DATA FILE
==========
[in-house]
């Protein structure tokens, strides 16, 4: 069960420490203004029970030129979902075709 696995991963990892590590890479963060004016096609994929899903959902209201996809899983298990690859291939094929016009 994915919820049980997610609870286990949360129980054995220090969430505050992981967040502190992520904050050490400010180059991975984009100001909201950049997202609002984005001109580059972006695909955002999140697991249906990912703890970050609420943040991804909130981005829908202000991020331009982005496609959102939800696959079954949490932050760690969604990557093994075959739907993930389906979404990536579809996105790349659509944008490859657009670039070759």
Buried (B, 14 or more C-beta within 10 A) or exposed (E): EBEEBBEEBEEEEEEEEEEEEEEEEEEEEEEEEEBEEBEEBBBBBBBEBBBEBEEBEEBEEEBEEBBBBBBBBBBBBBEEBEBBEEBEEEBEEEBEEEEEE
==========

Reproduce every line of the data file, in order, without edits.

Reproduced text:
[in-house]
């Protein structure tokens, strides 16, 4: 069960420490203004029970030129979902075709 696995991963990892590590890479963060004016096609994929899903959902209201996809899983298990690859291939094929016009 994915919820049980997610609870286990949360129980054995220090969430505050992981967040502190992520904050050490400010180059991975984009100001909201950049997202609002984005001109580059972006695909955002999140697991249906990912703890970050609420943040991804909130981005829908202000991020331009982005496609959102939800696959079954949490932050760690969604990557093994075959739907993930389906979404990536579809996105790349659509944008490859657009670039070759």
Buried (B, 14 or more C-beta within 10 A) or exposed (E): EBEEBBEEBEEEEEEEEEEEEEEEEEEEEEEEEEBEEBEEBBBBBBBEBBBEBEEBEEBEEEBEEBBBBBBBBBBBBBEEBEBBEEBEEEBEEEBEEEEEE